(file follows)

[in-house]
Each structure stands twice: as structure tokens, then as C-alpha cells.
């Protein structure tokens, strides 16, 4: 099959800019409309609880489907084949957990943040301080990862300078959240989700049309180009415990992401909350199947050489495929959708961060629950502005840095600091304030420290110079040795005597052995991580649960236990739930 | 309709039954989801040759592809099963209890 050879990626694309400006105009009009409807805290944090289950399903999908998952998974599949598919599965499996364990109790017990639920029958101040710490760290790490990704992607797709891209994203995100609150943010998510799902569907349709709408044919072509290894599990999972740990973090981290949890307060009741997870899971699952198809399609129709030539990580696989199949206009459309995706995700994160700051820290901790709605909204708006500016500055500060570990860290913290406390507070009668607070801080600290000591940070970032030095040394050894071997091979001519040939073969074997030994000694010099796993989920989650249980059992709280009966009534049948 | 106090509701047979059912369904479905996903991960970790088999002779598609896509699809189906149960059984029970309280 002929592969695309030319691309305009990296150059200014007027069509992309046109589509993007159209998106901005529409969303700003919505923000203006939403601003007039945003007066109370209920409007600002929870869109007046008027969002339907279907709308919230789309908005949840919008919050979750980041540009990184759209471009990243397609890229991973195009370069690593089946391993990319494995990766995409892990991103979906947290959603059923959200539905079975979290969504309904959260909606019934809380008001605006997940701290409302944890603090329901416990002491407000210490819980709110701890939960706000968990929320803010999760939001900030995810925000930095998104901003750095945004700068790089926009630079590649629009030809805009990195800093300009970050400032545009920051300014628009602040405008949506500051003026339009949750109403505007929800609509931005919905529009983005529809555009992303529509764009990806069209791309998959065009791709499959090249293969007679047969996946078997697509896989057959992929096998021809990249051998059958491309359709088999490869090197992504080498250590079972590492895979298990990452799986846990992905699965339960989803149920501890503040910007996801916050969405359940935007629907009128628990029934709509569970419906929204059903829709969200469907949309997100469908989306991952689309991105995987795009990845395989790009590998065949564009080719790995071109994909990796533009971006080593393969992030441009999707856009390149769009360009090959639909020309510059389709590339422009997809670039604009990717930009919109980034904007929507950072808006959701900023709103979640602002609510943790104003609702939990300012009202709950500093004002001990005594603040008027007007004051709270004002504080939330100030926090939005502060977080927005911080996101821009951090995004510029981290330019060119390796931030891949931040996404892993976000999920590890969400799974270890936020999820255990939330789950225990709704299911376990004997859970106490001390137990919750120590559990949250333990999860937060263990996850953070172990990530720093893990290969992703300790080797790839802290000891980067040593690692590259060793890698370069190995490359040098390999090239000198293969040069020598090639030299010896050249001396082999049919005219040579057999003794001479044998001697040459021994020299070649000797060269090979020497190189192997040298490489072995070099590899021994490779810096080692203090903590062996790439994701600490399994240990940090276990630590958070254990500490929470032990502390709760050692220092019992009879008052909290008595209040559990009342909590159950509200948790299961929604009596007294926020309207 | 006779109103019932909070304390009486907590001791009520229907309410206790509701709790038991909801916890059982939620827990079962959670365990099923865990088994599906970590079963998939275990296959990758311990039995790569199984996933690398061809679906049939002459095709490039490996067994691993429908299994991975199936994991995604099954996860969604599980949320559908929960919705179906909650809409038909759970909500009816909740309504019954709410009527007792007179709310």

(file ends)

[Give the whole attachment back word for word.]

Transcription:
[in-house]
Each structure stands twice: as structure tokens, then as C-alpha cells.
């Protein structure tokens, strides 16, 4: 099959800019409309609880489907084949957990943040301080990862300078959240989700049309180009415990992401909350199947050489495929959708961060629950502005840095600091304030420290110079040795005597052995991580649960236990739930 | 309709039954989801040759592809099963209890 050879990626694309400006105009009009409807805290944090289950399903999908998952998974599949598919599965499996364990109790017990639920029958101040710490760290790490990704992607797709891209994203995100609150943010998510799902569907349709709408044919072509290894599990999972740990973090981290949890307060009741997870899971699952198809399609129709030539990580696989199949206009459309995706995700994160700051820290901790709605909204708006500016500055500060570990860290913290406390507070009668607070801080600290000591940070970032030095040394050894071997091979001519040939073969074997030994000694010099796993989920989650249980059992709280009966009534049948 | 106090509701047979059912369904479905996903991960970790088999002779598609896509699809189906149960059984029970309280 002929592969695309030319691309305009990296150059200014007027069509992309046109589509993007159209998106901005529409969303700003919505923000203006939403601003007039945003007066109370209920409007600002929870869109007046008027969002339907279907709308919230789309908005949840919008919050979750980041540009990184759209471009990243397609890229991973195009370069690593089946391993990319494995990766995409892990991103979906947290959603059923959200539905079975979290969504309904959260909606019934809380008001605006997940701290409302944890603090329901416990002491407000210490819980709110701890939960706000968990929320803010999760939001900030995810925000930095998104901003750095945004700068790089926009630079590649629009030809805009990195800093300009970050400032545009920051300014628009602040405008949506500051003026339009949750109403505007929800609509931005919905529009983005529809555009992303529509764009990806069209791309998959065009791709499959090249293969007679047969996946078997697509896989057959992929096998021809990249051998059958491309359709088999490869090197992504080498250590079972590492895979298990990452799986846990992905699965339960989803149920501890503040910007996801916050969405359940935007629907009128628990029934709509569970419906929204059903829709969200469907949309997100469908989306991952689309991105995987795009990845395989790009590998065949564009080719790995071109994909990796533009971006080593393969992030441009999707856009390149769009360009090959639909020309510059389709590339422009997809670039604009990717930009919109980034904007929507950072808006959701900023709103979640602002609510943790104003609702939990300012009202709950500093004002001990005594603040008027007007004051709270004002504080939330100030926090939005502060977080927005911080996101821009951090995004510029981290330019060119390796931030891949931040996404892993976000999920590890969400799974270890936020999820255990939330789950225990709704299911376990004997859970106490001390137990919750120590559990949250333990999860937060263990996850953070172990990530720093893990290969992703300790080797790839802290000891980067040593690692590259060793890698370069190995490359040098390999090239000198293969040069020598090639030299010896050249001396082999049919005219040579057999003794001479044998001697040459021994020299070649000797060269090979020497190189192997040298490489072995070099590899021994490779810096080692203090903590062996790439994701600490399994240990940090276990630590958070254990500490929470032990502390709760050692220092019992009879008052909290008595209040559990009342909590159950509200948790299961929604009596007294926020309207 | 006779109103019932909070304390009486907590001791009520229907309410206790509701709790038991909801916890059982939620827990079962959670365990099923865990088994599906970590079963998939275990296959990758311990039995790569199984996933690398061809679906049939002459095709490039490996067994691993429908299994991975199936994991995604099954996860969604599980949320559908929960919705179906909650809409038909759970909500009816909740309504019954709410009527007792007179709310």